How to Determine What Salary to Ask For

If you have to answer this question, make sure you have an informed response.


At some point in your job search, you’re going to be asked what salary range you’re looking for.

You’ve probably read that you should try to avoid naming a number first, but the reality is that employers are going to ask and you’ll usually have to answer. In fact, many online applications these days won’t even let you apply without naming your salary expectations.

This is typically nerve-wracking for candidates, who worry about low-balling themselves or pricing themselves out of consideration. So it’s important to research your market value ahead of time; that way, you can give an informed answered based on what comparable positions pay in your geographic area.

[See 10 Tips for Negotiating a Raise.]

But how do you actually do this research?

The most obvious answer might seem to be to consult the many websites that purport to provide salary information. However, many job-seekers report that these sites aren’t very accurate, particularly since they generally don’t account for the fact that job titles frequently represent wildly different scopes of responsibility.

Here are seven more reliable ways to get salary range information:

1. First and foremost, ask other people in your field for their opinion. Most people don’t want to be directly asked what their salary is, but you can bounce figures off them and see how they respond. Do they think the number you mention is about right, or does it seem too high or too low to them?

2. Ask professional organizations in your industry. They often do periodic salary surveys they can share with you, and even if they don’t, they can often give you general information about what range to expect.

[See Treat Your Career Like a Smartphone.]

3. Look at similar positions on online job boards to see if salary ranges are listed.

4. Ask agency recruiters what similar positions are paying.

5. Ask around about a specific company’s reputation when it comes to compensation. Are they known for paying well? The opposite?

6. Look at government salaries, which are required by law to be publicly available. While they’re not always a perfect parallel to private sector jobs, they can give you additional data to factor into your research.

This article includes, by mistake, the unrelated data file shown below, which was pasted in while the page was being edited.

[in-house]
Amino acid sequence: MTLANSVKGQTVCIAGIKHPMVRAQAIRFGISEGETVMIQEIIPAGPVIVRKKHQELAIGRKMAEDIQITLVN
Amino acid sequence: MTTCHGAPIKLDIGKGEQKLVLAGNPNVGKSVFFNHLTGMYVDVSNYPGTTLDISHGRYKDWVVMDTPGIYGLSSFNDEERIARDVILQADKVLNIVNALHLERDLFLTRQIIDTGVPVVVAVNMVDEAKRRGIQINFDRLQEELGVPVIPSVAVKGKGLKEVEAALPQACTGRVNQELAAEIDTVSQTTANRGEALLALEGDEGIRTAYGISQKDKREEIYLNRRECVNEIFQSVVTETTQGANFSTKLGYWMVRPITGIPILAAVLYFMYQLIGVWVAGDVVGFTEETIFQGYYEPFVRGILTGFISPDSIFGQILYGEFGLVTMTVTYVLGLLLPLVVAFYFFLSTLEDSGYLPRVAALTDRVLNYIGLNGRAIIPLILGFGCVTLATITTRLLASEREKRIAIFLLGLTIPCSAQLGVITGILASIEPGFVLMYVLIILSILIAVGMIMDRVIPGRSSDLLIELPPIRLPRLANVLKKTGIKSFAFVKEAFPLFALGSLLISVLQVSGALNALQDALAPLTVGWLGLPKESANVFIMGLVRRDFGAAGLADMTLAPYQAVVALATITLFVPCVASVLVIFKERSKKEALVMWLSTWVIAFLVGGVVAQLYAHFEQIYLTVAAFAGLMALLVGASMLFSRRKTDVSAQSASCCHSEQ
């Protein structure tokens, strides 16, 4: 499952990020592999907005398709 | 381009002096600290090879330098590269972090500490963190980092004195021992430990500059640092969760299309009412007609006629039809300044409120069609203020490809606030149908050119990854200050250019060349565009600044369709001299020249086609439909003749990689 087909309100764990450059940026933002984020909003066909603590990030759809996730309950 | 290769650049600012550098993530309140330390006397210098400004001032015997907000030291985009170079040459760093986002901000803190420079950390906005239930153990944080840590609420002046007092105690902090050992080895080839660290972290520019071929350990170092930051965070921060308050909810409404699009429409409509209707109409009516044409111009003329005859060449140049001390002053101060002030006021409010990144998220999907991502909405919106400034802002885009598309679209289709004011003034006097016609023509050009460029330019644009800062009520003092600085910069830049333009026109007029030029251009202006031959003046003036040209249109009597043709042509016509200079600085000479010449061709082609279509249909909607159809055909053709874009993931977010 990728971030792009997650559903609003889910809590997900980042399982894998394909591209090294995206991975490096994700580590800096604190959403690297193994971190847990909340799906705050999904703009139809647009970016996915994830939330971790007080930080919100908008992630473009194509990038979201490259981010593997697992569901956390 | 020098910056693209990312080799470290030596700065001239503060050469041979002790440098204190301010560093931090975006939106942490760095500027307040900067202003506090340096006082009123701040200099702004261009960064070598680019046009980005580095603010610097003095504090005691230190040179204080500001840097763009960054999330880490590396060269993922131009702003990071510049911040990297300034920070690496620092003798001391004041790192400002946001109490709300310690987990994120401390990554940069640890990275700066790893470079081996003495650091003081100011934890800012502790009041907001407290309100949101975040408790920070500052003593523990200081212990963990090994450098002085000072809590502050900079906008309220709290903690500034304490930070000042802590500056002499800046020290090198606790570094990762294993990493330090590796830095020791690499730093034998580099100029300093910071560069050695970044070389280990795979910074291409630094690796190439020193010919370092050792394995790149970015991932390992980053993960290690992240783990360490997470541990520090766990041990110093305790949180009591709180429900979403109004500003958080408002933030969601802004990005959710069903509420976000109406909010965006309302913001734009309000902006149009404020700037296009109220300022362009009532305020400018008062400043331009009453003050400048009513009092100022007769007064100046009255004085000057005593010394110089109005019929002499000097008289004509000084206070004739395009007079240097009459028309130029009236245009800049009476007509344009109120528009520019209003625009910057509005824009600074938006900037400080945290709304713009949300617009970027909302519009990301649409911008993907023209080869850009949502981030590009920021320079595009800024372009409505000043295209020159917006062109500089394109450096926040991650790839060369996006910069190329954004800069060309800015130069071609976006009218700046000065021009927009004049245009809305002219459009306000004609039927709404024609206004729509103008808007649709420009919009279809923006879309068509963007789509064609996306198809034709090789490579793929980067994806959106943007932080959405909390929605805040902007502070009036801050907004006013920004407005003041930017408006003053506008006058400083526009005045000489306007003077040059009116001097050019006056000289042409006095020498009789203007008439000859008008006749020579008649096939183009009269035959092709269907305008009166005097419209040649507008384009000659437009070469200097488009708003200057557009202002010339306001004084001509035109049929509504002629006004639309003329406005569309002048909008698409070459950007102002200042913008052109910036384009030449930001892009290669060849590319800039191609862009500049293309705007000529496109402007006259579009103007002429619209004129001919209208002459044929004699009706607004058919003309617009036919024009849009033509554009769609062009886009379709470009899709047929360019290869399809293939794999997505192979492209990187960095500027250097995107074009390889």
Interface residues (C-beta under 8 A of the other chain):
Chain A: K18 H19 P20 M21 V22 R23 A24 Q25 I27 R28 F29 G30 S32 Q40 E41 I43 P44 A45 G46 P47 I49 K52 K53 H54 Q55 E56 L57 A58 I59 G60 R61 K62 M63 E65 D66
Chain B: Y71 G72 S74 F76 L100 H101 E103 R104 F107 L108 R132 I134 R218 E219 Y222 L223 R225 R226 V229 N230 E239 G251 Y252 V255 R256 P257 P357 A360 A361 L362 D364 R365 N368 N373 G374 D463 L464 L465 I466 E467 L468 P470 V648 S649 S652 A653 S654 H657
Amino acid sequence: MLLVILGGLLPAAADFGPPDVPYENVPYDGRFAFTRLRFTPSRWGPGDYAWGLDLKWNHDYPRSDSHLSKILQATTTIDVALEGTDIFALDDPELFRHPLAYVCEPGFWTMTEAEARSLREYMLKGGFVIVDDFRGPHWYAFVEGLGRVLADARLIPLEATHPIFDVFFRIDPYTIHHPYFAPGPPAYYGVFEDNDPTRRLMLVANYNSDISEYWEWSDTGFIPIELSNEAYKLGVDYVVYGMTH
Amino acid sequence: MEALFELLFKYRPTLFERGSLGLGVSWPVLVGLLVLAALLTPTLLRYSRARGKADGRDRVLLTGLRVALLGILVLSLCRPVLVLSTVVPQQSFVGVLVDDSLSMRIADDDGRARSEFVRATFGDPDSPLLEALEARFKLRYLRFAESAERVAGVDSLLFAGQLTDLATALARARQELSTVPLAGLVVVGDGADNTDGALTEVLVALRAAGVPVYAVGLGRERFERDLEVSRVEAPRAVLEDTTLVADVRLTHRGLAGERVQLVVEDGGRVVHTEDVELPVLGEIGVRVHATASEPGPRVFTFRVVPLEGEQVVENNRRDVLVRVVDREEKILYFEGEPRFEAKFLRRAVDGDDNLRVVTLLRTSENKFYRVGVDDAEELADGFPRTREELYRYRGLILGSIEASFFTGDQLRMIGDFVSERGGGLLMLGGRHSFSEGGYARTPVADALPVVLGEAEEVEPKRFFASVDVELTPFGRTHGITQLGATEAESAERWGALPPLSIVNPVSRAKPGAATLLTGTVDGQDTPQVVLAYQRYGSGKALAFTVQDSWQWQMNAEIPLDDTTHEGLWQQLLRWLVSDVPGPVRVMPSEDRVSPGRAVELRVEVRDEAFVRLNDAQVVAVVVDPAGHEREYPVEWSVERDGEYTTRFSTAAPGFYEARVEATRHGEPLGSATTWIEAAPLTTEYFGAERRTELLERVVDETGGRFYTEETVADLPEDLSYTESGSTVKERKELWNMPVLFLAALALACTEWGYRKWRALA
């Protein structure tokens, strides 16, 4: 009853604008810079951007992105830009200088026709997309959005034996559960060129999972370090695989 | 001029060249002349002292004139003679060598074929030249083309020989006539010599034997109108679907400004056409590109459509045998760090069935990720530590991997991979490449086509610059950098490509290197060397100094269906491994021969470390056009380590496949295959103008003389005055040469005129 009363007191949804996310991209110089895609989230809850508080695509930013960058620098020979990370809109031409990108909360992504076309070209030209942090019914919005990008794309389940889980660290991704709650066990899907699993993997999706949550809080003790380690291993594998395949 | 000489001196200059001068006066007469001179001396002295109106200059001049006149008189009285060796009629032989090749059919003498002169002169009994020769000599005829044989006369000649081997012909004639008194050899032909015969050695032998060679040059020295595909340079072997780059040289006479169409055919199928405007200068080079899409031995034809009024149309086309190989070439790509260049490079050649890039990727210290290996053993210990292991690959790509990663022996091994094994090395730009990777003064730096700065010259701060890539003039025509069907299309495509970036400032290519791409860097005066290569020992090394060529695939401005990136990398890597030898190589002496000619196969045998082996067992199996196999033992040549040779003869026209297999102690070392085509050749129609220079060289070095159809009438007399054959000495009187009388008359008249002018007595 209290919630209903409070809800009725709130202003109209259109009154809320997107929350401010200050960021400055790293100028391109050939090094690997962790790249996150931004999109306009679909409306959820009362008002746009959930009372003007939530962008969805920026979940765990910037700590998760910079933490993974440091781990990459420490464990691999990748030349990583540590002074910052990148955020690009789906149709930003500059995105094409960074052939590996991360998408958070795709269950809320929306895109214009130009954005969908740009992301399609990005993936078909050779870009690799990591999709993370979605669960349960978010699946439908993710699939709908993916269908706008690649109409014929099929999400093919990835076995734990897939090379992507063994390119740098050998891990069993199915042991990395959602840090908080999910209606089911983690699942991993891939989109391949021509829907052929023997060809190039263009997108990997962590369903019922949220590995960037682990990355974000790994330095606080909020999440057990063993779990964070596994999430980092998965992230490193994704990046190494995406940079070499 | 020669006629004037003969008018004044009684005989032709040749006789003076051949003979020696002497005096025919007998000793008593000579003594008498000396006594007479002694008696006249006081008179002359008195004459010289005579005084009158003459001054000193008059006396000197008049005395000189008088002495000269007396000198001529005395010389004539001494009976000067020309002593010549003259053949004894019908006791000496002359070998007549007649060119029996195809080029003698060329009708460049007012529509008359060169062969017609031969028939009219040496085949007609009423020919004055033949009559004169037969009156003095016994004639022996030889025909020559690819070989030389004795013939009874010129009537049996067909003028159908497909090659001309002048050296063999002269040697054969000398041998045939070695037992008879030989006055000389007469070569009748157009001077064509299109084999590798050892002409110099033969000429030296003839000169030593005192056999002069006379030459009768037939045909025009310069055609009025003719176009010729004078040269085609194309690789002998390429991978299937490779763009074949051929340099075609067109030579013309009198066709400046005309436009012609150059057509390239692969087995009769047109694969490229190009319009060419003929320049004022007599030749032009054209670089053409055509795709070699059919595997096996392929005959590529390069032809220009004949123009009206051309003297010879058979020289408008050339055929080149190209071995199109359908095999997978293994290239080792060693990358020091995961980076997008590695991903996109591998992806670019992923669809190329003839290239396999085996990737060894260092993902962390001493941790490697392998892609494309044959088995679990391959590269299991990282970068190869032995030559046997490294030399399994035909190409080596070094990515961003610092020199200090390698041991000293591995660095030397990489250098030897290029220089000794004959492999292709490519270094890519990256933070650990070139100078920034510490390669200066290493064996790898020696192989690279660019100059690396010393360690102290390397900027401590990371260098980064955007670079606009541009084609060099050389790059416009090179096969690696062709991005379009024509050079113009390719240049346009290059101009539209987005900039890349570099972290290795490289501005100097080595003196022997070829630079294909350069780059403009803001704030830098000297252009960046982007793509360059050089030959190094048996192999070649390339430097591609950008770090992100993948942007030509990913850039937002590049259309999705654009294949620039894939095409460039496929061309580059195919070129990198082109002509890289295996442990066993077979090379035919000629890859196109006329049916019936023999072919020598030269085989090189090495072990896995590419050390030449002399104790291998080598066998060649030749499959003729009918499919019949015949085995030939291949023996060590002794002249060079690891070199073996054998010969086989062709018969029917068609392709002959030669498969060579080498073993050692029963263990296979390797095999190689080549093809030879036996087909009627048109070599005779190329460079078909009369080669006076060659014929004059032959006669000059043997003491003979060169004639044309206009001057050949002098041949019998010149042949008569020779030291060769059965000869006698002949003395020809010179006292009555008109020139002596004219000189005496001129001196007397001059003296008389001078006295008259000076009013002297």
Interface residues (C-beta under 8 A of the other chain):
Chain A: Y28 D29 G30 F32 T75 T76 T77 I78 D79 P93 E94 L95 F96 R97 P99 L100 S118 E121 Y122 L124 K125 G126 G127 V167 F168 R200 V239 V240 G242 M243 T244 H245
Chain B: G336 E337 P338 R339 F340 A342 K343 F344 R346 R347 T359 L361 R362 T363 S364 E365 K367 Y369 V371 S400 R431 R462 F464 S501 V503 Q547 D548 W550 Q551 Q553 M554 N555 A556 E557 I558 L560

7. Nonprofit job-seekers should consult, where you can see any nonprofit’s tax reporting. These forms contain a lot of info about the organization’s finances and will show you the salaries of key employees there. This can help you get an idea of the organization’s pay scale overall. (However, factor in that what the leaders are being paid may not tell you much about what junior staffers are earning.)

[See 10 Things Your Boss Isn't Telling You.]

As you conduct your research, remember that you’re looking for patterns and trends to inform your thinking; you’re not after one specific figure. That’s especially true because salaries are only one piece of a compensation package; many companies factor in other elements as well, such as benefits, bonuses, quality of life issues, and so forth.

Of course, that’s precisely why it would be a lot more logical for employers to just tell job-seekers what they intend to pay, rather than playing coy and pushing candidates to throw out a number first, right? But that doesn’t usually happen.

Alison Green writes the popular Ask a Manager blog where she dispenses advice on career, job search, and management issues. She's also the author of Managing to Change the World: The Nonprofit Leader's Guide to Getting Results and former chief of staff of a successful nonprofit organization, where she oversaw day-to-day staff management, hiring, firing, and employee development. She now teaches other managers how to manage for results.


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